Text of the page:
for turkeys 8 to 16 weeks

Turkey poults require high protein levels (between 28% to 30%) for the first eight weeks of life - so this feed is not intended for poults in that age range. This feed can be fed to turkeys from the age of 8 weeks through 16 weeks, as the protein requirements decrease to a range between 22% and 19% percent. Provide plenty of fresh, clean water. Supplement with free-choice chick-sized grit if your turkeys are in an enclosed area without access to dirt or small gravel.

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Your growing flock might be getting a sampling of fresh vegetation and hearty bugs. This recipe will bridge the gap between their protected coop and the green yards they are now beginning to experience. 

for growing chickens

Your growing hens require protein ranging between 15% to 18% during these next months of growth. At about 16 weeks, you can begin the transition to a layer feed. This change will slowly decrease their protein while increasing much-needed calcium intake. At 18 weeks of age, your hens should be receiving layer feed entirely. We like to supplement this feed with a mixture of chick-sized and poultry-sized grit, gradually moving to the larger size over several weeks. Always offer plenty of fresh water.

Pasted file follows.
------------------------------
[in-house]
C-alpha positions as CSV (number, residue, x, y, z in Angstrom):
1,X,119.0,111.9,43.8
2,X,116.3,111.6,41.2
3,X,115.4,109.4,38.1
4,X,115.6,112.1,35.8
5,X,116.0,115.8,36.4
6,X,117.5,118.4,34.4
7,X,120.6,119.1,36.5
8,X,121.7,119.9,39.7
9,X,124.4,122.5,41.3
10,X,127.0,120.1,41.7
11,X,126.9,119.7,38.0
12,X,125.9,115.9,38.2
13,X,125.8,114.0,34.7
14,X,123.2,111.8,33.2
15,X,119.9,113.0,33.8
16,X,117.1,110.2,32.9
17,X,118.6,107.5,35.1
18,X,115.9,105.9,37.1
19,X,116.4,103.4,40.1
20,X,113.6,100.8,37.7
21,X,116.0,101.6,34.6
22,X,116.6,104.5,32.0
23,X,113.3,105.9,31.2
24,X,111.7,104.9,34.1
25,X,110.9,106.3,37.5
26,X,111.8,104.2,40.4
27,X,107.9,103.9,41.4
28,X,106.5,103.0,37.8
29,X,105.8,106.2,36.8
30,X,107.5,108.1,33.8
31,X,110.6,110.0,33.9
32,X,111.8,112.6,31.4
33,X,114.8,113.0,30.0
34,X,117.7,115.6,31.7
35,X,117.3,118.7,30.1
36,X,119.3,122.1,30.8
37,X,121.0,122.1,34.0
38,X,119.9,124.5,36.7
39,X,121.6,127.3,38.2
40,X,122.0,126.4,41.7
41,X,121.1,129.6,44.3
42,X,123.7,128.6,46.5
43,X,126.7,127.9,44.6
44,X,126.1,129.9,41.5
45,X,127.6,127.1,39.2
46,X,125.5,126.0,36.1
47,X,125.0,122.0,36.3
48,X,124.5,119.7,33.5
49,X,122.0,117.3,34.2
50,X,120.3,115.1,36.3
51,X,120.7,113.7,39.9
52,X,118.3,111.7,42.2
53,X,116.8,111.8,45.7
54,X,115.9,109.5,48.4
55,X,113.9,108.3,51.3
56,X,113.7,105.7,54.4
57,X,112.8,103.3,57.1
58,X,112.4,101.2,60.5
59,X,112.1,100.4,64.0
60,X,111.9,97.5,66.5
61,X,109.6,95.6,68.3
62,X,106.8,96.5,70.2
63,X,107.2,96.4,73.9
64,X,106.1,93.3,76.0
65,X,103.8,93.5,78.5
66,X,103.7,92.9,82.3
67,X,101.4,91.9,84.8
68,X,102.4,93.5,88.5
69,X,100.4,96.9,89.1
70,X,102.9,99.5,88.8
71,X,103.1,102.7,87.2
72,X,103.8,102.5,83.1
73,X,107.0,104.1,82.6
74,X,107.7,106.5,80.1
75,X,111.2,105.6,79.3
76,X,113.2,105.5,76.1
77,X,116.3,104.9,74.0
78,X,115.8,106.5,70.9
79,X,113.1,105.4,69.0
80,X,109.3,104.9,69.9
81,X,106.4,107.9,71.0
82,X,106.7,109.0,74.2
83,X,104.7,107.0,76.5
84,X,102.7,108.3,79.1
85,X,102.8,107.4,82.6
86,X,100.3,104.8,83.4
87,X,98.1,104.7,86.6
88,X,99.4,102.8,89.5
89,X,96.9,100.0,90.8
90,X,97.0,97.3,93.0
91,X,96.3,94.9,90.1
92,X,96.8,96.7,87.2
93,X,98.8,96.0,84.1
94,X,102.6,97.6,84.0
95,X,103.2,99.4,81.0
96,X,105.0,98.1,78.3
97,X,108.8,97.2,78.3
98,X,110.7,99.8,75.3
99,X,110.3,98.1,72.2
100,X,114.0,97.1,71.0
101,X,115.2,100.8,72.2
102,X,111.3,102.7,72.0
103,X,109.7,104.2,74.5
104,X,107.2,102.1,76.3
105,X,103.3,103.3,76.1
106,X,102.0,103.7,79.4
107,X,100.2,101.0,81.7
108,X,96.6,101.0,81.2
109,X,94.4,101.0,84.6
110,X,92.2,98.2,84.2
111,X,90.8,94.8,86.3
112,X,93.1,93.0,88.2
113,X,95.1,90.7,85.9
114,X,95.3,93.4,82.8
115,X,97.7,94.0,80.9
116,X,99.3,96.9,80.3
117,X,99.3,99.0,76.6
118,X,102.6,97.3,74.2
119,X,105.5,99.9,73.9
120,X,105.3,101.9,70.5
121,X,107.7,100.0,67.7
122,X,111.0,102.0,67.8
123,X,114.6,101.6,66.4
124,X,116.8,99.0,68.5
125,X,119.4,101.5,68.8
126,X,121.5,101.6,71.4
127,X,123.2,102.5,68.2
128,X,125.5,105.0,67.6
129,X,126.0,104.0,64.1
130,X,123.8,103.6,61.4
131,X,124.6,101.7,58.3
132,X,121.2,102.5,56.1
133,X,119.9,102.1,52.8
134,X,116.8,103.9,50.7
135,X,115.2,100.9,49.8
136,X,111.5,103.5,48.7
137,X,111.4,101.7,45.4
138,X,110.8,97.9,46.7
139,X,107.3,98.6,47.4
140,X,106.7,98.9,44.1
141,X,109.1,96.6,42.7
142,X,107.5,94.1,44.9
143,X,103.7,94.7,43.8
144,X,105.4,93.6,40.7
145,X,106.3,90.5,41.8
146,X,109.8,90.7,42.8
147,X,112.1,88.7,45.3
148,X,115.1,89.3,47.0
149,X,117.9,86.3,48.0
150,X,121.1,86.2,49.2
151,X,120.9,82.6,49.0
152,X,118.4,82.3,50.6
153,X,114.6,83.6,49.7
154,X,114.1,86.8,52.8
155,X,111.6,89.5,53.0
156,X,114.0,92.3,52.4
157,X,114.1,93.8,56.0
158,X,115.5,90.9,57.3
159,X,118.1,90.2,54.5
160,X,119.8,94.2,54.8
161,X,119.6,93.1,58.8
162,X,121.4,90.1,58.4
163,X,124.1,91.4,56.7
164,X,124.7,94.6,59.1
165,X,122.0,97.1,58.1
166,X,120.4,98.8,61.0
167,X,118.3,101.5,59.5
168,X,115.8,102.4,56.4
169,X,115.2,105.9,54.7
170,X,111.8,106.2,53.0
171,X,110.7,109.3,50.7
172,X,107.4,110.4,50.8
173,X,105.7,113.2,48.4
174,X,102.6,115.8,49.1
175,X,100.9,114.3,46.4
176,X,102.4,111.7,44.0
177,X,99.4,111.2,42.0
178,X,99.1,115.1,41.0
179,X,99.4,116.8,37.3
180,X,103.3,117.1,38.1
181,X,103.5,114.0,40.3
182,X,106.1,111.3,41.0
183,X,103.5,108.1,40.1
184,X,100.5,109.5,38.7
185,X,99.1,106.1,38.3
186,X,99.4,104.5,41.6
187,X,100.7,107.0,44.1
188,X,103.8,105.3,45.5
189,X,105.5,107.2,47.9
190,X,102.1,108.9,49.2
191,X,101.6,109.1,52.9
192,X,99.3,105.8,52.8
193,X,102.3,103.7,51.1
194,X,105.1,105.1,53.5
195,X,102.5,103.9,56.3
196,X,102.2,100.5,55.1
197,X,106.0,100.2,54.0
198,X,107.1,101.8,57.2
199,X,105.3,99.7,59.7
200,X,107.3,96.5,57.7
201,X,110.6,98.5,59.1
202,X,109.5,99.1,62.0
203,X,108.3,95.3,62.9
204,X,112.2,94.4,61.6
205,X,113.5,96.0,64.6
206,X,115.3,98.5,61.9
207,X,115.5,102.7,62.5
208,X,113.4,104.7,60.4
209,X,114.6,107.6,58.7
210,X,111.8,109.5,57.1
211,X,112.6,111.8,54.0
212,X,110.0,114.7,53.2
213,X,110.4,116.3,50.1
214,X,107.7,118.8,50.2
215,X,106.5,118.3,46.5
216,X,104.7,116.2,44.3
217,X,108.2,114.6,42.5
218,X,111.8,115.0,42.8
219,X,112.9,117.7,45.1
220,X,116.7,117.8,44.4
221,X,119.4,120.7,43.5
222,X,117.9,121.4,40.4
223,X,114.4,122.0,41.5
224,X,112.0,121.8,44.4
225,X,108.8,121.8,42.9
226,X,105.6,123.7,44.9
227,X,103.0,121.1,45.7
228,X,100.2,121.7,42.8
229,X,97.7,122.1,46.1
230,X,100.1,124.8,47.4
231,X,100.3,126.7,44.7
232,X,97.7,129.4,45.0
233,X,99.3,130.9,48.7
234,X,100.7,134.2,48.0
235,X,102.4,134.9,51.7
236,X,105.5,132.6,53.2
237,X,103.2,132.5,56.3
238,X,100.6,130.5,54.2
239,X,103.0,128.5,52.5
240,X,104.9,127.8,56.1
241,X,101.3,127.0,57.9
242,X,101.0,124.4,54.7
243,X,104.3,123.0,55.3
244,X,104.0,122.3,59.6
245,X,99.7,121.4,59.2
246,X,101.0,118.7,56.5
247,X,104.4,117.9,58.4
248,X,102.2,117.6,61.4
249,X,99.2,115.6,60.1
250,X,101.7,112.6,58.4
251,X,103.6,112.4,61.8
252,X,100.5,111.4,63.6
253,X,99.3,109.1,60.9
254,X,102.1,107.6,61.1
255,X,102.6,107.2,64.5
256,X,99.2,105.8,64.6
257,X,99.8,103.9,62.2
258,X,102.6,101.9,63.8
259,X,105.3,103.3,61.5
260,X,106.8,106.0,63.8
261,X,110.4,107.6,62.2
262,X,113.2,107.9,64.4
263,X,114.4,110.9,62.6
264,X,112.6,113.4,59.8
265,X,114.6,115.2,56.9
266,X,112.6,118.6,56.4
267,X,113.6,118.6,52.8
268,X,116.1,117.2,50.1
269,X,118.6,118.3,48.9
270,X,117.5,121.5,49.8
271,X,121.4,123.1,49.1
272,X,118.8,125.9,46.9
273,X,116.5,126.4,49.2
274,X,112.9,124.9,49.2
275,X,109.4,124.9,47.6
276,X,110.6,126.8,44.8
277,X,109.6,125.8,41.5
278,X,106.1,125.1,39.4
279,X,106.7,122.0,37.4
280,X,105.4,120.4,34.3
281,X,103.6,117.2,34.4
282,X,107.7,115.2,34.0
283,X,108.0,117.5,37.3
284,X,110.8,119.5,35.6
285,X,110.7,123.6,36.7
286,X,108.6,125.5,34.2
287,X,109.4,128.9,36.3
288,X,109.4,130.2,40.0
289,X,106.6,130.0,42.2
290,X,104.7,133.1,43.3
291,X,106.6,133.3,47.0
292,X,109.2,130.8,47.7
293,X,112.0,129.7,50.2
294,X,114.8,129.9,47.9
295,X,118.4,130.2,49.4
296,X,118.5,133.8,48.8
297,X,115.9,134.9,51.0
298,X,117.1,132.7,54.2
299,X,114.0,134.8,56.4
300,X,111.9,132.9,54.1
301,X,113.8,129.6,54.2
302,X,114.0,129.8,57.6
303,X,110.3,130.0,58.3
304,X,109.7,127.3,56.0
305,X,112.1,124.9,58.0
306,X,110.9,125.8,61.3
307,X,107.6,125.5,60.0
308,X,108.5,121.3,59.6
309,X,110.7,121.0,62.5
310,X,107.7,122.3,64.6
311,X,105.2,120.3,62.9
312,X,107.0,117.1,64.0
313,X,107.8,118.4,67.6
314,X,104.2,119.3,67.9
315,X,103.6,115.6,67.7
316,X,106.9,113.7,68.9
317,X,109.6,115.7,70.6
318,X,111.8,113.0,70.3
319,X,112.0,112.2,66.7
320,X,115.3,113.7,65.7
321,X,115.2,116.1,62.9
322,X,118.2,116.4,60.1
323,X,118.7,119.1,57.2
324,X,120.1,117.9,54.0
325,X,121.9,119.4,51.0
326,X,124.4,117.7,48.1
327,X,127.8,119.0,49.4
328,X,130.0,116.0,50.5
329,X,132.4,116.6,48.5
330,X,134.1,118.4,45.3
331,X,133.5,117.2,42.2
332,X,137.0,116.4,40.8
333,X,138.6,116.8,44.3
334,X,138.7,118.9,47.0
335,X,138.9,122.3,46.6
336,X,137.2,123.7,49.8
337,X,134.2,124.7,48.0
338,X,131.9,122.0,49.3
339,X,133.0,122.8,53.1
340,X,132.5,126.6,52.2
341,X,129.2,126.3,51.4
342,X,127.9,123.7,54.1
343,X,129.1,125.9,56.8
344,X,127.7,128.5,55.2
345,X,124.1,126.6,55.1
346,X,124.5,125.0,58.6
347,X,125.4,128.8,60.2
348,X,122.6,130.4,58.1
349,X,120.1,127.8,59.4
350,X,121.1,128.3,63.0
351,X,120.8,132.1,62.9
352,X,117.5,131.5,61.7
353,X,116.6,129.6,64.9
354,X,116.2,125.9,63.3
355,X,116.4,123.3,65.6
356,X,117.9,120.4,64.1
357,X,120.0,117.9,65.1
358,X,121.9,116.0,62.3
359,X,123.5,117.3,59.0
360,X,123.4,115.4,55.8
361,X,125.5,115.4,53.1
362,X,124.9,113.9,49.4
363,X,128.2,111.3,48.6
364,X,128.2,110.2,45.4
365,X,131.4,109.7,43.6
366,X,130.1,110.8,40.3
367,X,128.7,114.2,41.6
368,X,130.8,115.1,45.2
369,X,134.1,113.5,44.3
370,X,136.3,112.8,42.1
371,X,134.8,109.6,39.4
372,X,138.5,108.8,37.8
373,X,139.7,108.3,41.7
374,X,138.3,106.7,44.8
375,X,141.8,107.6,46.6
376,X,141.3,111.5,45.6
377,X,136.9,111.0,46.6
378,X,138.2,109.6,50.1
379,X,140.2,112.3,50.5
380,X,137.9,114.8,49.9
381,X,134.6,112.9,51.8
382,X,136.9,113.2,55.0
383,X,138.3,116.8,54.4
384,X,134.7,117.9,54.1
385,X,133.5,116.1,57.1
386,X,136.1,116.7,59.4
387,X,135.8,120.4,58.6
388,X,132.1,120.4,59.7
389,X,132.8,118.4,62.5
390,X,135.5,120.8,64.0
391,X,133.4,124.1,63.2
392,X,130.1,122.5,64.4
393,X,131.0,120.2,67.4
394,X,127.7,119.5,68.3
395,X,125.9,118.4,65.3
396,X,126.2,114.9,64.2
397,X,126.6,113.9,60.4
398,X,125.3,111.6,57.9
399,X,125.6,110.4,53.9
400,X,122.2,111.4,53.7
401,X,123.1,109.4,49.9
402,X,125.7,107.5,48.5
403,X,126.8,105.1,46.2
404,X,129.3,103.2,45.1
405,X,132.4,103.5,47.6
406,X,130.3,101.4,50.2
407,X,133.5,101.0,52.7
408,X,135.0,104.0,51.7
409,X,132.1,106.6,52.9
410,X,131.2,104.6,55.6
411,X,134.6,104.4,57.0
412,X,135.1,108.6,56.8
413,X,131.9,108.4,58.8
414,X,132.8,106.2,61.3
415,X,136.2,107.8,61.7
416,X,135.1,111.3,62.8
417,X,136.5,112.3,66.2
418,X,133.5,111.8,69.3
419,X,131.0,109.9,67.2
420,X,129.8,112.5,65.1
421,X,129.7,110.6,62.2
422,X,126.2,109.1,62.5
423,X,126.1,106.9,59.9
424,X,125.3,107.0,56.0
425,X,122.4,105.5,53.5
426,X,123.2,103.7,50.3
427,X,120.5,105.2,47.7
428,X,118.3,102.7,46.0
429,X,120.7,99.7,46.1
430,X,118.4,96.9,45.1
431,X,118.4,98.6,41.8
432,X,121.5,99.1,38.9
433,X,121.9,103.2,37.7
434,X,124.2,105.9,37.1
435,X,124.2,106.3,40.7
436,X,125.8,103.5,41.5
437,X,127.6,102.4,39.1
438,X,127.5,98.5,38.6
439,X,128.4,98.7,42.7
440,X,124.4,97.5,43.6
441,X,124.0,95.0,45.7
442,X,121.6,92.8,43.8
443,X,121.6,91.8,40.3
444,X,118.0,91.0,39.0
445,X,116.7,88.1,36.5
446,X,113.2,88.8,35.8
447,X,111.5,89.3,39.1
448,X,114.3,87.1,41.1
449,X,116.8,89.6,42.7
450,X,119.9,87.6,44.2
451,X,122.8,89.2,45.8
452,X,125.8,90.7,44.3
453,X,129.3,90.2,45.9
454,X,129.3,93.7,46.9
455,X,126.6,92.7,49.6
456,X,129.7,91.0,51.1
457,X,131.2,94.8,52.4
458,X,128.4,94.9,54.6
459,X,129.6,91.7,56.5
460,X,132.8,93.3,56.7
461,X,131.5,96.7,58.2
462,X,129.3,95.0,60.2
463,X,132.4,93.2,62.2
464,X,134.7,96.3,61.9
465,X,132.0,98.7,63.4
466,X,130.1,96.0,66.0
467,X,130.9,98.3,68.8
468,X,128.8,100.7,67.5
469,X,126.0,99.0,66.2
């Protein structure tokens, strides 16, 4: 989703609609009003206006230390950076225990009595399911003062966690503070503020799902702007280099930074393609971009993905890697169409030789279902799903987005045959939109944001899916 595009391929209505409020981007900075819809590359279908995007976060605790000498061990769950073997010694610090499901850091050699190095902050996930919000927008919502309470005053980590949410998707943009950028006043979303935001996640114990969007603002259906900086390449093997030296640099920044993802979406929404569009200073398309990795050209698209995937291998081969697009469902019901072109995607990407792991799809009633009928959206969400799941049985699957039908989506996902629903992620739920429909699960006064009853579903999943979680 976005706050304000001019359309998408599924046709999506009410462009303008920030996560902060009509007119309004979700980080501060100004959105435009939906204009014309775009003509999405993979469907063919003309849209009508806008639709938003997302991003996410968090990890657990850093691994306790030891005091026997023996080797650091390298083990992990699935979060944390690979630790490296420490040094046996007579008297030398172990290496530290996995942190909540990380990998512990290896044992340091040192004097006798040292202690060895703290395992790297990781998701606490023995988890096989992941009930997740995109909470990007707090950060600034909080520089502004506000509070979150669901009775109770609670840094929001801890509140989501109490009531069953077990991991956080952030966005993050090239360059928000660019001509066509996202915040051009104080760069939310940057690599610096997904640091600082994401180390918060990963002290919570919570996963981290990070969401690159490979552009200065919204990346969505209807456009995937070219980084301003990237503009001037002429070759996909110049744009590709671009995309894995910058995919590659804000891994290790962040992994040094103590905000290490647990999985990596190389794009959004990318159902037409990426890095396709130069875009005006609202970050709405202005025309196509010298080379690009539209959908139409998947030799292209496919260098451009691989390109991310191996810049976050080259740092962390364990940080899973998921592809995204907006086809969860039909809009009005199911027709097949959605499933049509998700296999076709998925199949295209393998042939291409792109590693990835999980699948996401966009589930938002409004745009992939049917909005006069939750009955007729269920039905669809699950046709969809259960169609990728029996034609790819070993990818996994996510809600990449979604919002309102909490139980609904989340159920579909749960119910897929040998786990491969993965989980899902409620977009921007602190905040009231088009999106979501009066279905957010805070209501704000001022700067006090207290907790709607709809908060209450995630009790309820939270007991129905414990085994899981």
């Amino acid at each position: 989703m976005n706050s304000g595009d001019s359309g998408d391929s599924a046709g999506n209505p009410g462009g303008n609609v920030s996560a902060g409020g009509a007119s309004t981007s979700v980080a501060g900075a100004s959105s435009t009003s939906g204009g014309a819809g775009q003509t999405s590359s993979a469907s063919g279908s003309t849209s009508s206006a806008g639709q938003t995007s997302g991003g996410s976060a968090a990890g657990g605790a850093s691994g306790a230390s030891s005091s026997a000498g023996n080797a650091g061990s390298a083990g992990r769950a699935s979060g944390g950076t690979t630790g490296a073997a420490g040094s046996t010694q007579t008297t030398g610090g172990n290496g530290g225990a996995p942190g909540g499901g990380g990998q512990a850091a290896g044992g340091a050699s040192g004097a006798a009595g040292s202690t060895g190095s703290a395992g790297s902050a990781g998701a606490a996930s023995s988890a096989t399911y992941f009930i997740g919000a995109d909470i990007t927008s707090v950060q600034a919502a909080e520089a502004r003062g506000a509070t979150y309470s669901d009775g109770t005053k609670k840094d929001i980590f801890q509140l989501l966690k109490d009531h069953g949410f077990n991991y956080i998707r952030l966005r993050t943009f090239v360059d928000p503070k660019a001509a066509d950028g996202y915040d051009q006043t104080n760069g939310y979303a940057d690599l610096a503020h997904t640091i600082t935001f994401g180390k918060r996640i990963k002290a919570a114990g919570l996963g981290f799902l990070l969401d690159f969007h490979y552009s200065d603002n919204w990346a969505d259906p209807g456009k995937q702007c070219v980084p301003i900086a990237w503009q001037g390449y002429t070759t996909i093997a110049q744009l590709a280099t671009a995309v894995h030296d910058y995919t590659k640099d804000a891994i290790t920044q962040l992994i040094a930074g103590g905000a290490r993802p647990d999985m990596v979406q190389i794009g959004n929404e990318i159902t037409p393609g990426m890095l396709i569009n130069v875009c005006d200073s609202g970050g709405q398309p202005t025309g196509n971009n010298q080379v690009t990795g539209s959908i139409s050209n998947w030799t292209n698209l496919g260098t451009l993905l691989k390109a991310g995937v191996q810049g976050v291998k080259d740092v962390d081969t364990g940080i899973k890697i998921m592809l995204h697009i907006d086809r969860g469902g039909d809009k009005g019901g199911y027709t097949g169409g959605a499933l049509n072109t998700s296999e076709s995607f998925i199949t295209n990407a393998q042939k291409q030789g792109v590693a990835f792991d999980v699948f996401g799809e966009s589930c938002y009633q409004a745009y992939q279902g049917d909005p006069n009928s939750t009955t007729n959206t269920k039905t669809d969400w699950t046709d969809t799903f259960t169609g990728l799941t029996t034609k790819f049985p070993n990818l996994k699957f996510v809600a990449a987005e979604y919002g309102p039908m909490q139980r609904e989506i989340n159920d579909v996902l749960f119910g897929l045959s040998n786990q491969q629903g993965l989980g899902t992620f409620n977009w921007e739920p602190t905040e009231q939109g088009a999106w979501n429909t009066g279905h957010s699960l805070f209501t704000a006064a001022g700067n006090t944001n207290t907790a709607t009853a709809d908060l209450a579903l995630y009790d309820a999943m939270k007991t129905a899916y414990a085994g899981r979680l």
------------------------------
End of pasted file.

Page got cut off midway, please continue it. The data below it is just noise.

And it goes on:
for growing waterfowl

Your growing waterfowl require a feed with protein ranging from 15% to 17% until they have reached laying or breeding ages. For ducks, a transition to layer feed can occur at about six months of age. Geese intended for finishing can remain on this feed until marketed at about 24 to 30 weeks; those destined for breeding will need to transition to a layer feed before mating - usually at about one year of age. Supplement this feed with a mixture of chick-sized and poultry-sized grit, gradually moving to the larger size over several weeks if your waterfowl do not have access to dirt and gravel. Always offer plenty of fresh water (including some for swimming).

for finishing turkeys

Turkeys ages 16 to 20 weeks require a feed with protein levels ranging between 14% and 17%.